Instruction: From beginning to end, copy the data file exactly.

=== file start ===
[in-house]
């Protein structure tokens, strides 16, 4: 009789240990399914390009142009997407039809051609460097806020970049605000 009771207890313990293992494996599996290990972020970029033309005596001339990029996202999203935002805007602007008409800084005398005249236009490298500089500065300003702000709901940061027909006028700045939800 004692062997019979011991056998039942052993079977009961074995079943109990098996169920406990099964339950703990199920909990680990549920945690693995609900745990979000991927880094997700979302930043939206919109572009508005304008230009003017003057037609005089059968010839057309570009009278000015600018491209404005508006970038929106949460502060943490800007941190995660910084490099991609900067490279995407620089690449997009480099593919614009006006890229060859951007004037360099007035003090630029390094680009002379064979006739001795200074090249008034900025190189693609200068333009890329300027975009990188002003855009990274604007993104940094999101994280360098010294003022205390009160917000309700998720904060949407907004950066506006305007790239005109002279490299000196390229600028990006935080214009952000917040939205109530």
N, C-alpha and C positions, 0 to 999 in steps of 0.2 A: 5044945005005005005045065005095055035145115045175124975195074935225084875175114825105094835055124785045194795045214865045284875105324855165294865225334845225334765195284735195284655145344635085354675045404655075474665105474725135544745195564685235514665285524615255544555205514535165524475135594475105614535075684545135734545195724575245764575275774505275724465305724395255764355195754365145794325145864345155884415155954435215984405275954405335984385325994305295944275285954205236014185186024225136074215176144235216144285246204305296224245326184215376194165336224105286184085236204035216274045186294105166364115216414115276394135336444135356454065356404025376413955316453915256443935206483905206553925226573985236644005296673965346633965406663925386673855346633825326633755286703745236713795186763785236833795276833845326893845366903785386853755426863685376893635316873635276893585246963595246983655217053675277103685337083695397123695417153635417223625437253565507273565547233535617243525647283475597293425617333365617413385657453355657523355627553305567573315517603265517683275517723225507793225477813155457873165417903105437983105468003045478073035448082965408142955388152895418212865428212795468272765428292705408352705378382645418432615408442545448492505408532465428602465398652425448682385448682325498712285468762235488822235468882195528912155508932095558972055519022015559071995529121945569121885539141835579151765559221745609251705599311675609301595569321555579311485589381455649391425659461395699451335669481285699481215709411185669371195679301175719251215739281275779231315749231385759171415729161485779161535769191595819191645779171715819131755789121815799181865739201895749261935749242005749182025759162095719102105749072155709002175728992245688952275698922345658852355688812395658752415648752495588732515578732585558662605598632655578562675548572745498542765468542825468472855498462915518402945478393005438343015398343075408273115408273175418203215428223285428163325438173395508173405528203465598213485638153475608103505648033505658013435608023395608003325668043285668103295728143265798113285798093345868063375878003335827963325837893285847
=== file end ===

[in-house]
């Protein structure tokens, strides 16, 4: 009789240990399914390009142009997407039809051609460097806020970049605000 009771207890313990293992494996599996290990972020970029033309005596001339990029996202999203935002805007602007008409800084005398005249236009490298500089500065300003702000709901940061027909006028700045939800 004692062997019979011991056998039942052993079977009961074995079943109990098996169920406990099964339950703990199920909990680990549920945690693995609900745990979000991927880094997700979302930043939206919109572009508005304008230009003017003057037609005089059968010839057309570009009278000015600018491209404005508006970038929106949460502060943490800007941190995660910084490099991609900067490279995407620089690449997009480099593919614009006006890229060859951007004037360099007035003090630029390094680009002379064979006739001795200074090249008034900025190189693609200068333009890329300027975009990188002003855009990274604007993104940094999101994280360098010294003022205390009160917000309700998720904060949407907004950066506006305007790239005109002279490299000196390229600028990006935080214009952000917040939205109530």
N, C-alpha and C positions, 0 to 999 in steps of 0.2 A: 5044945005005005005045065005095055035145115045175124975195074935225084875175114825105094835055124785045194795045214865045284875105324855165294865225334845225334765195284735195284655145344635085354675045404655075474665105474725135544745195564685235514665285524615255544555205514535165524475135594475105614535075684545135734545195724575245764575275774505275724465305724395255764355195754365145794325145864345155884415155954435215984405275954405335984385325994305295944275285954205236014185186024225136074215176144235216144285246204305296224245326184215376194165336224105286184085236204035216274045186294105166364115216414115276394135336444135356454065356404025376413955316453915256443935206483905206553925226573985236644005296673965346633965406663925386673855346633825326633755286703745236713795186763785236833795276833845326893845366903785386853755426863685376893635316873635276893585246963595246983655217053675277103685337083695397123695417153635417223625437253565507273565547233535617243525647283475597293425617333365617413385657453355657523355627553305567573315517603265517683275517723225507793225477813155457873165417903105437983105468003045478073035448082965408142955388152895418212865428212795468272765428292705408352705378382645418432615408442545448492505408532465428602465398652425448682385448682325498712285468762235488822235468882195528912155508932095558972055519022015559071995529121945569121885539141835579151765559221745609251705599311675609301595569321555579311485589381455649391425659461395699451335669481285699481215709411185669371195679301175719251215739281275779231315749231385759171415729161485779161535769191595819191645779171715819131755789121815799181865739201895749261935749242005749182025759162095719102105749072155709002175728992245688952275698922345658852355688812395658752415648752495588732515578732585558662605598632655578562675548572745498542765468542825468472855498462915518402945478393005438343015398343075408273115408273175418203215428223285428163325438173395508173405528203465598213485638153475608103505648033505658013435608023395608003325668043285668103295728143265798113285798093345868063375878003335827963325837893285847